Annu. Rev. Astron. Astrophys. 1984. 22: 319-58
Copyright © 1984 by . All rights reserved

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2. THE INCIDENCE OF EXTRAGALACTIC RADIO JETS

2.1. A List of Known Jets

Table 1 lists data on 125 radio sources known to us (in mid-August 1983) to have jets by our criteria. (We use H0 = 100 km s-1 Mpc-1 and q0 = 0.5.) Column 2 gives the identification - galaxy (G) or quasar (Q) - and its redshift. Columns 3 and 4 measure the observer's frame core and total monochromatic powers - log10Pcore5 at 5 GHz and log10Ptot1.4 at 1.4 GHz. (The flux densities Score5 and Stot1.4 are those most often available.) We use "typical" values for variable cores. Some Score5 and Stot1.4 values are estimated from neighboring frequencies, assuming nu0 spectra for the cores and nu-0.7 for the total emission. Column 5 gives the projected length dj of the brighter jet in kiloparsecs. Column 6 categorizes the jet sidedness (see Section 3.1). Columns 7 and 8 codify the origin of the data (see the footnotes below the table). We refer to VLBI data on jetlike extensions of the cores in sources with larger-scale jets whether or not the extensions separately meet criterion (1.) of Section 1.2. Table 2 lists 73 sources with features meeting only some of our criteria; modest increases in data quality could promote them to Table 1.

Table 1. 125 extragalactic radio jets

Source name ID, z Pcore5 Ptot1.4 dj SI Data a References b

0017+15 = 3C 9 Q, 2.012 25.45 28.16 30. 1 A 248, K1
0033+18 = 3C 14 Q,         A L4
0055+30= NGC 315 G, 0.0167 23.24 24.08 240. B ABW 27, 29, 30, 99, 142, 278
0055+26 = NGC 326 G, 0.0472 22.29 24.61 25. 2 AW 97
0104+32 = 3C 31 (NGC 383) G, 0.0169 22.45 24.21 14. 2 ACOW 32, 42, 52, 99, 245
0106+72 = 3C 33.1 G, 0.181 23.76 26.11 140. 1 AW 258, R1
0123-01 = 3C 40 G, 0.018 22.35 24.38 38. 2 A O1
0130+24 = 4C 24.02 Q, 0.457 25.11 26.21 92. ? A W1
0149+35 = NGC 708 G, 0.0160 21.31 22.62 4.5 2 A D1, L3
0206+35 = UGC 1651 G, 0.0373 23.15 24.52 18. 2 A D1, L3
0220+42 = 3C 66B G, 0.0215 22.59 24.69 45. 2 ACOW 52, 168, 258
0238+08 = NGC 1044 G, 0.0214 22.54 23.80 43. 2 AN 100, C1
0240-00 = 3C 71 (NGC 1068) G, 0.004 20.99 22.94 0.3 2 ABM 62, 180, 264, 282, 283
0255+05 = 3C 75 A,B G, 0.0241 22.40 24.61 30. 2 A O2
0256+13 =4C 13.17B G, 0.0748 22.30 24.07 15. 2 A O1
0305+03 3C 78(NGC 1218) G, 0.0289 23.77 24.83 0.6 1 ABM 126, P2, U1
0314+41 = 3C 83.1B(NGC 1265) G, 0.0255 22.15 24.76 18. 2 ACW 161, 171, 272
0316+41 = 3C 84(NGC 1275) G, 0.0177 24.87 24.66 5.0 1 BM 176, 179, 200
0320-37 = For A(NGC 1316) G, 0.0063 21.23 24.69 2.7 B A 96
0326+39 = VV 7.08.14 G, 0.0243 22.70 24.06 41. 2 AW 27, 174
0336-35 = PK (NGC 1399) G, 0.0049 20.41 22.71 8.1 2 A E1
0415+37 = 3C 111 G, 0.0485 24.47 25.59 78. 1 AB 97, 142, 145
0430+05 = 3C 120 G, 0.0334 24.93 24.76 83. 1 ABMW 2, 5, 6, 38, 126, 224, 268, 269
0445+44 = 3C 129 G, 0.0208 22.19 24.58 8.8 B ACW 44, 214, 258, 262
0449-17= PK G, 0.0313 22.03 23.93 10. 2 A E1
0459+25 = 3C 133 G, 0.2775 25.33 26.72 14. 1 AM 138, 212, L1
0514-16 = PK Q, 1.278 27.32 27.25 33. 1 A P2
0538+49 = 3C 147 Q, 0.545 26.78 27.95 0.8 1 BM 193, 194, 201, 203, 233, 234, 275
0546-32 = PK G, 0.147 23.90 25.47 200. ? A E1
0658+33 = B2 G, 0.127 23.98 24.82 55. 2 A O1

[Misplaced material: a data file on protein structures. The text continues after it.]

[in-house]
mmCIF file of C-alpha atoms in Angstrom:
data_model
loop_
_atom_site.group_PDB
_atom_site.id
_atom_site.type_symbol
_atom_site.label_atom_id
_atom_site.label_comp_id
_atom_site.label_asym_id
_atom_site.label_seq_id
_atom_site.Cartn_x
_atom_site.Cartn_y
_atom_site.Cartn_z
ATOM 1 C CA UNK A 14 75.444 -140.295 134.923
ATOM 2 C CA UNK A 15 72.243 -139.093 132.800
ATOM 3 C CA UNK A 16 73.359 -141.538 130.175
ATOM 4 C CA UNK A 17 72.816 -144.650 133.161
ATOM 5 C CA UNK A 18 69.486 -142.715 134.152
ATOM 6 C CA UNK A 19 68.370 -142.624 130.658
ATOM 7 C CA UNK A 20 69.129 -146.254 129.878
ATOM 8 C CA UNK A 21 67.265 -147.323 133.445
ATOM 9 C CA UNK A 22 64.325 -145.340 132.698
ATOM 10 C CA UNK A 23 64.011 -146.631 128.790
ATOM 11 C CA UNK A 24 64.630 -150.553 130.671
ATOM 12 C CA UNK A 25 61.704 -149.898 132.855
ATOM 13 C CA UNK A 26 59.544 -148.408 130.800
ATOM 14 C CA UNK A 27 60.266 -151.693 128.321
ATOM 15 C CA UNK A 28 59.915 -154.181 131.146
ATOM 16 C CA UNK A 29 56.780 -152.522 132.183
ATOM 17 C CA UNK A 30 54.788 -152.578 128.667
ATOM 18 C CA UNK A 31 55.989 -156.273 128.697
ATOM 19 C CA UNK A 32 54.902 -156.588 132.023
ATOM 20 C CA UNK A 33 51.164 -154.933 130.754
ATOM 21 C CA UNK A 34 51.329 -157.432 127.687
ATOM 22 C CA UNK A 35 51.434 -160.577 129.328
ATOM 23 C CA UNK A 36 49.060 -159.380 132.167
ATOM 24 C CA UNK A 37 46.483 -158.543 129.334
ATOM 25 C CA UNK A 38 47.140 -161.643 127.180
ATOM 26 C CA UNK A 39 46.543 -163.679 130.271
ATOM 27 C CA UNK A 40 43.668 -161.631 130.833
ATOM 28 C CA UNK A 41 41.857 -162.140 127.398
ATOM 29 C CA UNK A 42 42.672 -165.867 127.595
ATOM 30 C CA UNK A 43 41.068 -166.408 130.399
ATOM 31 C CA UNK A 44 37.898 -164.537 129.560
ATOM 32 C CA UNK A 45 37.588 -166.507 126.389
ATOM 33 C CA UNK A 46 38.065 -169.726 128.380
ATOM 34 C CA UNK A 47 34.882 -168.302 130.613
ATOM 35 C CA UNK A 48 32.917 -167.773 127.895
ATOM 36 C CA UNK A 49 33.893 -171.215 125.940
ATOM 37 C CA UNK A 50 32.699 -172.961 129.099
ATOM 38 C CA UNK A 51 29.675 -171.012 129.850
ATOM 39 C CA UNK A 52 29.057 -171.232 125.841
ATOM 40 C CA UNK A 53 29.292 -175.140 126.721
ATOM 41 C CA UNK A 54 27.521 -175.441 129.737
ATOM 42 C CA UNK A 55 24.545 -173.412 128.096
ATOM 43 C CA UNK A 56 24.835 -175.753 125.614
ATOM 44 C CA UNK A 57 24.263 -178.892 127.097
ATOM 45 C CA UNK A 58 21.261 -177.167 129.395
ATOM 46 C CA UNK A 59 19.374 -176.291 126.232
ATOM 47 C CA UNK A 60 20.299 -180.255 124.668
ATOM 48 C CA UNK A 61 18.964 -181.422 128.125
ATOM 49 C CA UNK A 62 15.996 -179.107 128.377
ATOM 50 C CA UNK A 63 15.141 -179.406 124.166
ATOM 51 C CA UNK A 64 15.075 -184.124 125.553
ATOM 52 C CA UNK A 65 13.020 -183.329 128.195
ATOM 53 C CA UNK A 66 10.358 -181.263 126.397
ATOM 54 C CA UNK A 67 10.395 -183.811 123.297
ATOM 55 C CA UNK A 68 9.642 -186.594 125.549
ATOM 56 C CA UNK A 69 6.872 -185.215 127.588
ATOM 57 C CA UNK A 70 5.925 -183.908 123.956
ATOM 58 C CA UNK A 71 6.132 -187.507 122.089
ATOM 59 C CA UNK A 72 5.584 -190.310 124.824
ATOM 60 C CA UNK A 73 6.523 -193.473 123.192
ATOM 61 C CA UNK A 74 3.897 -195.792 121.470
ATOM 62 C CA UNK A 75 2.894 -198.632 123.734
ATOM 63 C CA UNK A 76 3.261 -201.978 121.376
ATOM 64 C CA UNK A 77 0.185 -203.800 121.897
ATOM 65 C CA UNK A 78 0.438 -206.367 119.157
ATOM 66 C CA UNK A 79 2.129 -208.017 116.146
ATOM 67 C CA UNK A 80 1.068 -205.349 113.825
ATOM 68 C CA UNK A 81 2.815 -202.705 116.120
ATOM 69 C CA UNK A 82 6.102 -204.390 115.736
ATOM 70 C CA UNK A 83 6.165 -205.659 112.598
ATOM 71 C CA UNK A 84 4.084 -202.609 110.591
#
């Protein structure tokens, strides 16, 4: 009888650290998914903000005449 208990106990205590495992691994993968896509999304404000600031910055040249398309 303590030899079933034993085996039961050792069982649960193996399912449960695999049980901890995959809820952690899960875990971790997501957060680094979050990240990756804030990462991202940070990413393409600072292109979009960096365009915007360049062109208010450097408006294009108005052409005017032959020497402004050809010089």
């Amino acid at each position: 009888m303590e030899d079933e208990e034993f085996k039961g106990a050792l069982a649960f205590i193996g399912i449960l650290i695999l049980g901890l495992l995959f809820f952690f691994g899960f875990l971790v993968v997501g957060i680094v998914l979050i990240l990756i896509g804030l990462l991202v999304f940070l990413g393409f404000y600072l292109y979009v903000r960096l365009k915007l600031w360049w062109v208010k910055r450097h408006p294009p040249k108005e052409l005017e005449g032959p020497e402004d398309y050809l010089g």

0704+35A=4C 35.16A G, 0.078 21.83 24.28 17. 2 A O1
0712+53 = 4C 53.16 G, 0.064 22.96 24.83 13. ? A 49
0723+67 = 3C 179 Q, 0.846 26.62 27.39 18. 1 ABM 38, 173
0742+31=4C 31.30 Q, 0.462 26.24 26.55 210. 1 A 163
0812+36 = B2 Q, 1.025 27.10 27.23 30. 1 A 185, P2
0812+02 = 4C 02.23 Q, 0.402 25.60 26.68 32. ? A 102, 285, H1
0824+29 = 3C 200 G, 0.458 24.98 26.73 41. 1 A B2
0833+65=3C 204 Q, 1.112 25.71 27.39 52. 1 A L1
0833+58 Q, 2.101 27.64 27.52 45. ? A P2
0838+13 = 3C 207 Q, 0.684 26.45 27.23 25. 1 A W1
0844+31 = 4C 31.32 G, 0.0675 23.35 24.88 61. ? AW 258, 262
0850+14=3C 208 Q, 1.11 26.44 27.64 22. ? A L1
0855+14 = 3C 212 Q, 1.049 25.38 27.61 22. 1 A L1
0908+37 = B2 G, 0.1047 23.50 24.89 23. 2 A 153, D1
0917+45 = 3C 219 G, 0.1744 24.18 26.45 36. 1 ACNW 184, 253
0938+39 = 4C 39.27 Q, 0.618 25.00 26.99 96. 1 A 190, W1
0957+00 = 4C 00.34 Q, 0.907 26.02 27.03 76. ? A H1
0957+56 = Double QSO Q, 1.405 26.28 27.15 22. 1 AB 108, 109, 189
1001+22 = 4C 22.26 Q, 0.974 25.73 26.94 31. ? A W1
1003+35 = 3C 236 G, 0.0989 24.64 25.78 0.4 1 A(?)B 98, 225
1004+14 = NGC 3121 G, 0.031 22.97 24.07 77. 2 AC 125, C1
1004+13 = 4C 13.41 Q, 0.240 23.87 25.92 60. 1 A 96
1007+41 = 4C 41.21 Q, 0.613 25.86 26.91 77. 1 A 173
1029+57 = HB 13 G, 0.034 22.50 23.70 280. 2 CW 156, S2
1033+00 = PK G,         A 216
1100+77 = 3C 249.1 Q, 0.311 25.00 26.41 21. 1 A 149, B2, L1
1122+39 = NGC 3665 G, 0.0067 20.46 21.76 3.9 2 A D1, H2
1131+49 = IC 708 G, 0.0321 22.74 24.13 35. 2 A 257
1137+18 = NGC 3801 G, 0.0105 20.59 23.06 2.1 2 AC 125, L1
1150+49 = 4C 49.22 Q, 0.334 25.88 26.43 23. 1 A 173, 181
1209+74 = 4C T.74.17.1 G, 0.107 23.26 24.99 120. 1 AW 263, P2
1216+06 = 3C 270(NGC4261) G, 0.0073 22.25 24.01 31. 2 A 126, K1
1217+02 = PK Q, 0.240 25.33 25.68 120. ? A 163
1222+13 = 3C 272.1 (M84) G, 0.0031 21.72 23.24 3.3 2 ABCW 126, 127, L2
1226+02 = 3C 273 Q, 0.158 26.92 27.12 39. 1 ABMOX 2, 38, 58, 64, 175, 178, 181, 199, 226, P2
1228+12 = Vir A(M87) G, 0.0043 22.92 24.78 1.8 1 ABCMOX 1, 2, 18, 54, 67, 71, 135, 141, 150, 164, 165,
              172, 209, 226, 230, 237, 244, 247, 249
1241+16 = 3C 275.1 Q, 0.557 25.74 27.08 36. ? A 243
1250-10 = NGC 4760 G, 0.0138 22.14 23.27 2.9 2 A L1
1251+273= NGC 4789 G, 0.027 21.16 23.55 6.7 2 A L3
1251+278 = 3C 277.3 (Com A) G, 0.0857 22.98 25.37 11. 1 AO 31, 158, 159, V3
1251-12 = 3C 278 (NGC 4783) G, 0.0138 22.13 24.23 14. 2 A C1
1253-05 = 3C 279 Q, 0.536 27.56 27.53 9.9 1 AB 38, 70, 175
1256+28 = NGC 4869 G, 0.0235 21.08 22.89 2.6 ? A O1
1258+40 = 3C 280.1 Q, 1.659 26.21 27.84 42. 1 A 248
1258-32 = PK G,         A P2
1315+34 = B2 Q, 1.050 26.76 26.98 13. 1 A 181
1316+29 = 4C 29.47 G, 0.728 23.25 24.85 110. 2 A 63